It seems they've got tangled up a bit about the free bus rides for school-children and realize what a whopping cost it will be. So there are now some plans in place to limit the free fares. Of course if you kids go to school by car, taxi, boat, horse, or wear out your sandals, then you don't get anything. Also if your Mum and Dad can't show their pay-slips to be low enough, then you don't get it. It's getting more complicated. A bit like Myki, or Myki in Melbourne would be a better solution perhaps! And how do you assess income when you don't have pay-slips, but you are a cane-cutter or farmer? Or you sell beans in the market?
From Fiji TV
One National News
New criteria for bus fare assistance scheme
31 Dec 2009 21:39:06
Application forms will be sent out next week for parents who want their children to qualify under the Free Bus Fare Scheme. However, only those parents who collectively earn 15 thousand dollars per year will qualify. (what? Exactly 15 thousand or do they mean less than?)
Government has made it mandatory that wage or salary slips be provided, along with the application forms. Assistance will only be provided for 3 stages of bus routes equivalent to 80 cent. This means the cost of bus fares exceeding 80 cents, will have to be met by the parents.
The application forms will parents will need to fill for their students to qualify for assistance will be available at post offices from next week. The form will need to be accompanied with a pay-slip of both parents which will be evaluated by the Education Ministry.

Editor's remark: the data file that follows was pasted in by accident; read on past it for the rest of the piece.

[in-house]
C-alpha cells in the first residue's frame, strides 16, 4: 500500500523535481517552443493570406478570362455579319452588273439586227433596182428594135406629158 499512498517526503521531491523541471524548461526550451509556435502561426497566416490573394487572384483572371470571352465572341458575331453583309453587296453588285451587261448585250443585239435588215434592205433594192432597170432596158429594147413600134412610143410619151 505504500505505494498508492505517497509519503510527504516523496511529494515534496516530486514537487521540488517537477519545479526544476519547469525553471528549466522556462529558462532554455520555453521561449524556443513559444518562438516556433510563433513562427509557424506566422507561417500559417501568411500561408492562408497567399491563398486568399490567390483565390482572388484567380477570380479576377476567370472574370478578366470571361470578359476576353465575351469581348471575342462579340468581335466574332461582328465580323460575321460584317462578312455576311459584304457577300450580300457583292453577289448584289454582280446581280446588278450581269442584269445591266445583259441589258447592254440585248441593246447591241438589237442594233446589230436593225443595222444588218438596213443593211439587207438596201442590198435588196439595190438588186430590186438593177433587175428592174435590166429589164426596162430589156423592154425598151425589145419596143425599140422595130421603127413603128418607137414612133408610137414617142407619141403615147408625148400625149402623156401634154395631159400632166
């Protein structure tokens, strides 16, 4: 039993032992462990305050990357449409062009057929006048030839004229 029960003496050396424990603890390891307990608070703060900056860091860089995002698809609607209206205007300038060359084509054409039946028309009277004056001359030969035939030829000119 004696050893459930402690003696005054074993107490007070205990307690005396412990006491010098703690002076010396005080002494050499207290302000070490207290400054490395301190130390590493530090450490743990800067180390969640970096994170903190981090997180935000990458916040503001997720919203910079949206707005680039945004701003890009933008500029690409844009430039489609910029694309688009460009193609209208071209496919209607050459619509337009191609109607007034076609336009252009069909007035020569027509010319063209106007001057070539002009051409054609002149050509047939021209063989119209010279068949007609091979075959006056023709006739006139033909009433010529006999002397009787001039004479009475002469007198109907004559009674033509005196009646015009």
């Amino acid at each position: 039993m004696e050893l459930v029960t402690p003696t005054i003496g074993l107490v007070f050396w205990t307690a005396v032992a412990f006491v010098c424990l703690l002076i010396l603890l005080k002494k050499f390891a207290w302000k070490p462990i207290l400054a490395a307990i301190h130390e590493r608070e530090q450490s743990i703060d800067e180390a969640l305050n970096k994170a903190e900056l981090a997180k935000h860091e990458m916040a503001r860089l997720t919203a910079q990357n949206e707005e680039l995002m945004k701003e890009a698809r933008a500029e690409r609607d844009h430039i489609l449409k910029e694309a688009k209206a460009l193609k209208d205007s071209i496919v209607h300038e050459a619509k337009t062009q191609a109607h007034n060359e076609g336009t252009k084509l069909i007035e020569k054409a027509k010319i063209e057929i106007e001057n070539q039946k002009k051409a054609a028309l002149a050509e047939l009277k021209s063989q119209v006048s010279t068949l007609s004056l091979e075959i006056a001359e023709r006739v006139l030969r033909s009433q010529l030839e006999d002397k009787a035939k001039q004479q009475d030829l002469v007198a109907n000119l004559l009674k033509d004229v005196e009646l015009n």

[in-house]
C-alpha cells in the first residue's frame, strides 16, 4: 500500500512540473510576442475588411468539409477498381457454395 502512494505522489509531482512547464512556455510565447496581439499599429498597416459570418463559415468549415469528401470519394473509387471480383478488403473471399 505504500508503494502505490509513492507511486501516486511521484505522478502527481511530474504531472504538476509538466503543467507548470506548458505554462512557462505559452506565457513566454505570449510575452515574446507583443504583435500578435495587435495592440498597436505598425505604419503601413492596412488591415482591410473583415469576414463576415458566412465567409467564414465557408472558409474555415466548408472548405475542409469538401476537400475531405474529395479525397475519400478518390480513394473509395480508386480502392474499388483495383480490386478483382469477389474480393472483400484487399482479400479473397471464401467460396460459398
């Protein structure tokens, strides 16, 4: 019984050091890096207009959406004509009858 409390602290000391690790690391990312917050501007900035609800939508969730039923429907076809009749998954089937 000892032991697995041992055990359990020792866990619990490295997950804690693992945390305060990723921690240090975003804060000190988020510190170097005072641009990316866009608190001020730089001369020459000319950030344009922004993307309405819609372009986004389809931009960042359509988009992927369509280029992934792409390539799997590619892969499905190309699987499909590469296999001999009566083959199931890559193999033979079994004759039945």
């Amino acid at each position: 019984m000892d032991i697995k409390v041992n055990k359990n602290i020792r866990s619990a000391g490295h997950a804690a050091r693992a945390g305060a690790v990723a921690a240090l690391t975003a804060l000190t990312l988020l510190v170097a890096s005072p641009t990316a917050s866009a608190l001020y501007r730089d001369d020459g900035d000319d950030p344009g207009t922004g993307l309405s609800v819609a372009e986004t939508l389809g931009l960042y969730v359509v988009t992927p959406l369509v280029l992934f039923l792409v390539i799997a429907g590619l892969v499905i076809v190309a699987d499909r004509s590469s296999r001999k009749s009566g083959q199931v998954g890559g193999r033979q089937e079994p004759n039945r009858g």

The bus fare assistance comes into force on the first week of February.
and also, from Fiji Times this time.
No money: Tokens to replace cash hand-outs in free bus fare scheme
Sunday, January 03, 2010
ABOUT 71,554 children will qualify for the free school bus fare scheme this year. And instead of handing out cash, as was the practice last year, students will receive bus vouchers. A special committee set up to look into the scheme decided that only students whose parents' collective salaries were less than $15,000 would receive assistance.
The committee also decided that the scheme would only apply within an 18km distance or three stages of fares and would amount to no more than 80 cents per person.
Permanent secretary in the Office of the Prime Minister, Colonel Pio Tikoduadua, confirmed these details over the weekend. "We have funding set aside for this, it's going to cost a fair bit," he said. "This time the money will not go to the schools, instead students will receive vouchers."
Col. Tikoduadua said that in order to qualify for the vouchers, parents would have to fill out application forms and provide proof of income level.
"The Ministry of Education and Social Welfare Department will send out forms to post offices where parents can pick them up and apply," he said. "But parents must provide proof like pay slips that their collective salary is less than $15,000."
The forms are expected to be sent out over the coming week.
Col. Tikoduadua said under the revised criteria 90 per cent of the 79,505 students who previously received assistance would qualify. The scheme is expected to benefit 490 schools on Viti Levu, Vanua Levu, Levuka, Taveuni and Rotuma.
"That same amount (80 cents per student) will be given to children of rural areas for punt operators and carriers," he said.
"But licensed carriers and minibus operators have to apply to LTA to participate because there will be special conditions.
"For example carriers will need to put extra steps and the safety of children will be paramount." He said about $4million was spent on the scheme over an eight-week period last year.
He said the rationale behind the distance limitation was to encourage parents to send their children to schools closer to home. "The three stages of bus transportation is equivalent to travelling from Nausori to Suva. If you live in Nausori and your child goes to school in Navua, then you'll have to pay the extra from Suva to Navua."
So what happens if the kiddies lose their vouchers?